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THE fundamental thing in Rousseauistic morality is not, as we have seen, the assertion that man is naturally good, but the denial of the "civil war in the cave." Though this denial is not complete in Rousseau himself, nothing is more certain than that his whole tendency is away from this form of dualism. The beautiful soul does the right thing not as a result of effort, but spontaneously, unconsciously and almost inevitably. In fact the beautiful soul can scarcely be said to be a voluntary agent at all. "Nature" acts in him and for him. This minimizing of moral struggle and deliberation and choice, this drift towards a naturalistic fatalism, as it may be termed, is a far more significant thing in Rousseau than his optimism. One may as a matter of fact eliminate dualism in favor of nature and at the same time look on nature as evil. This is precisely what one is likely to do if one sees no alternative to temperamental living, while judging those who live temperamentally not by their "ideal," that is by their feeling of their own loveliness, but by what they actually do. One will become a realist in the sense that came to be attached to this word during the latter part of the nineteenth century. Rousseau himself is often realistic in this sense when he interrupts his Arcadian visions to tell us what actually occurred. In the "Confessions," as I have said, passages that recall Lamartine alternate with passages that recall Zola, and the transi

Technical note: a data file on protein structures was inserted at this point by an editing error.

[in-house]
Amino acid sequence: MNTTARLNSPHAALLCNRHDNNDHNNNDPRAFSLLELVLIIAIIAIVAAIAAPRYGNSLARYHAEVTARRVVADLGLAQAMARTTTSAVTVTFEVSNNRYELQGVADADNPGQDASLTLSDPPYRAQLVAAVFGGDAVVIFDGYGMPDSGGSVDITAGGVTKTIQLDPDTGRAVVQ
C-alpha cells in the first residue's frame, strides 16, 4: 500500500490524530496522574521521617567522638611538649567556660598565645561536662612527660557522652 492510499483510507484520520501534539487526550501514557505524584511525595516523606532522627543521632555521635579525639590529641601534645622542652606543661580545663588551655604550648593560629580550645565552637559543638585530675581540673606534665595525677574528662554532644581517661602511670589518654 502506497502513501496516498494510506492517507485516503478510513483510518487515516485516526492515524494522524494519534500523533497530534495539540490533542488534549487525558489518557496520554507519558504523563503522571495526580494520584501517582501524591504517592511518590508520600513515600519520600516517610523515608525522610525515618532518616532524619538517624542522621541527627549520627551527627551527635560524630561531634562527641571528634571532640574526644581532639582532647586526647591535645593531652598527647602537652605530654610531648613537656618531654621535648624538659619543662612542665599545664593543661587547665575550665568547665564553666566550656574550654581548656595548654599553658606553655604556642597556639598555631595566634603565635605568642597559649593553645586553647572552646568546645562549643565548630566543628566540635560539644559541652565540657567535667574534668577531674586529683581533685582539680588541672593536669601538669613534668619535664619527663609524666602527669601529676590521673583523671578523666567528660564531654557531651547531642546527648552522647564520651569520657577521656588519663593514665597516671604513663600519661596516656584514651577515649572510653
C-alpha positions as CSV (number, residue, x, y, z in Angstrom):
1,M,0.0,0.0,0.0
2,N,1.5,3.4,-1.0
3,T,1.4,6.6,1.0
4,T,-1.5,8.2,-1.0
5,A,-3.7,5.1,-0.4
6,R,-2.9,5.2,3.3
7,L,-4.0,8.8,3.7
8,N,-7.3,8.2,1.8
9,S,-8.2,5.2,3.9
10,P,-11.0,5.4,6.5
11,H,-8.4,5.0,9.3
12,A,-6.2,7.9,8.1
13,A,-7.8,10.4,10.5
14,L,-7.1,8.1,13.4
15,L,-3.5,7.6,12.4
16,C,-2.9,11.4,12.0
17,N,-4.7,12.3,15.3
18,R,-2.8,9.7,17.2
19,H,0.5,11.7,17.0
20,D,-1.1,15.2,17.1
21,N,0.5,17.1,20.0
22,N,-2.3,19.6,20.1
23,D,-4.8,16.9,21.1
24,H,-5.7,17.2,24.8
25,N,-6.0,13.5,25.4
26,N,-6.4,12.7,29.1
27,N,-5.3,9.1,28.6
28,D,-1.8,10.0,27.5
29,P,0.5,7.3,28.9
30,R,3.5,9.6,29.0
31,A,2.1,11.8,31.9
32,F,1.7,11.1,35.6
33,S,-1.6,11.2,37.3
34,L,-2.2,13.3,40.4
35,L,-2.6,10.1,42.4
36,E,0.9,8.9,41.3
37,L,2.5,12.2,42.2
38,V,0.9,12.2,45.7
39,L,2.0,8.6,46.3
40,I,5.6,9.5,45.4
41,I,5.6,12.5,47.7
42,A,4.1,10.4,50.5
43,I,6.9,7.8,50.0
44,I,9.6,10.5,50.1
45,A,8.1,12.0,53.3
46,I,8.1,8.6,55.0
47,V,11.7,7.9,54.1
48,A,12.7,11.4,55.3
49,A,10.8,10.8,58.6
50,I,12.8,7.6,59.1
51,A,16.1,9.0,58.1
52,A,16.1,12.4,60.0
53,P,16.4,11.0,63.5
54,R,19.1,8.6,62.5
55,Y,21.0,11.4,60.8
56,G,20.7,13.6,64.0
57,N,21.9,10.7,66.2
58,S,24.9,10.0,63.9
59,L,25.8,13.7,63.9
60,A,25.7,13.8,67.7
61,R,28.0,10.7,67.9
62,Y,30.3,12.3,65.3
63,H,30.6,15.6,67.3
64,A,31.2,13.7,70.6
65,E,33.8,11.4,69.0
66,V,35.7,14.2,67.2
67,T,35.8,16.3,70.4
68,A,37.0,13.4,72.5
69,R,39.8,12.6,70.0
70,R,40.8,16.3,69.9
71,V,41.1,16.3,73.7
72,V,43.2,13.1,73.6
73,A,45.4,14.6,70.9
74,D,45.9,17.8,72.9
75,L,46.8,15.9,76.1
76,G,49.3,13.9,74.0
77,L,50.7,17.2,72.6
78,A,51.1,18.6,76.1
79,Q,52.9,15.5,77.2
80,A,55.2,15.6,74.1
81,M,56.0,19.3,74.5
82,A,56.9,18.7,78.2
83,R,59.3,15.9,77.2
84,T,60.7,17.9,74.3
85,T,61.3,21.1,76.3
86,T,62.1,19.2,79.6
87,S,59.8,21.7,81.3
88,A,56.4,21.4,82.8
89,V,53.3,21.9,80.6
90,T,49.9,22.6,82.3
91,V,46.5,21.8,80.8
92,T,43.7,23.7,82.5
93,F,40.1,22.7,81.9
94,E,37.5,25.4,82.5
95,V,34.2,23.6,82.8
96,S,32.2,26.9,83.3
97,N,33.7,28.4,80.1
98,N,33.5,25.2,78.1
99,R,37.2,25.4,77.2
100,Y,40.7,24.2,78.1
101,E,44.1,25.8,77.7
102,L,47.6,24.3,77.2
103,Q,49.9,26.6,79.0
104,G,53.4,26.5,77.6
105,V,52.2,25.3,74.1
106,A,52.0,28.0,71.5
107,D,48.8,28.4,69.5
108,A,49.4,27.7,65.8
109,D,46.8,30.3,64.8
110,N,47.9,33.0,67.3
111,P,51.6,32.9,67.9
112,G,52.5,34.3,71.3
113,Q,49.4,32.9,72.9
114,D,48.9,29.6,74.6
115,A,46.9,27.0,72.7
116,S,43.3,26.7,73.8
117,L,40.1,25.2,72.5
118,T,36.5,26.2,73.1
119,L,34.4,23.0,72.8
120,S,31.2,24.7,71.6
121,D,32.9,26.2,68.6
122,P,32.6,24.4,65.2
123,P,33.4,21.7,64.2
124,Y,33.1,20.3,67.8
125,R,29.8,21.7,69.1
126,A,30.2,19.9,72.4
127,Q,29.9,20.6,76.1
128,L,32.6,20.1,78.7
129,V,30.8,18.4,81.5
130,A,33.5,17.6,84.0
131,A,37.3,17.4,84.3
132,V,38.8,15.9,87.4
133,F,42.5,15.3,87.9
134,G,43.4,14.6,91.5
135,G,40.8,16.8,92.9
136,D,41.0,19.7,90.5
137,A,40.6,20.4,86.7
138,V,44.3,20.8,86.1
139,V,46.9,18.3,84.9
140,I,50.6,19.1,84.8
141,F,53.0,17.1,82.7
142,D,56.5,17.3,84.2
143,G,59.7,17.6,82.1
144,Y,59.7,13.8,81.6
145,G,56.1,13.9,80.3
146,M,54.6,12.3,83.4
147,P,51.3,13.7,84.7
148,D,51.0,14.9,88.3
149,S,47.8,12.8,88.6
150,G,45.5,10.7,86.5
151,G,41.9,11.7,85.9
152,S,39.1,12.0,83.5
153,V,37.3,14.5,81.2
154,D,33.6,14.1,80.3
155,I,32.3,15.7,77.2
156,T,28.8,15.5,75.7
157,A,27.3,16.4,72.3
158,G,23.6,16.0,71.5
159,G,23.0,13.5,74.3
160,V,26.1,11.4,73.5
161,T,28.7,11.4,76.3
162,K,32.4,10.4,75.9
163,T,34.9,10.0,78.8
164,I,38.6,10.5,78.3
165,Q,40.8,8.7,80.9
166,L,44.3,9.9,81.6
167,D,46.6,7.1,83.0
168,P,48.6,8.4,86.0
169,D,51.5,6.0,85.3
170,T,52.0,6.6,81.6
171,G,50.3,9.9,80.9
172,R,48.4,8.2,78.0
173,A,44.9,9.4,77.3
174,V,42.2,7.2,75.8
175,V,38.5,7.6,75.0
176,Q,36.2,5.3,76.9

tion from one type of passage to the other is often disconcertingly sudden. In reading these realistic passages of Rousseau we are led to reflect that his "nature" is not, in practice, so remote from Taine's nature as might at first appear. "What we call nature," says Taine, "is this brood of secret passions, often maleficent, generally vulgar, always blind, which tremble and fret within us, illcovered by the cloak of decency and reason under which we try to disguise them; we think we lead them and they lead us; we think our actions our own, they are theirs." 1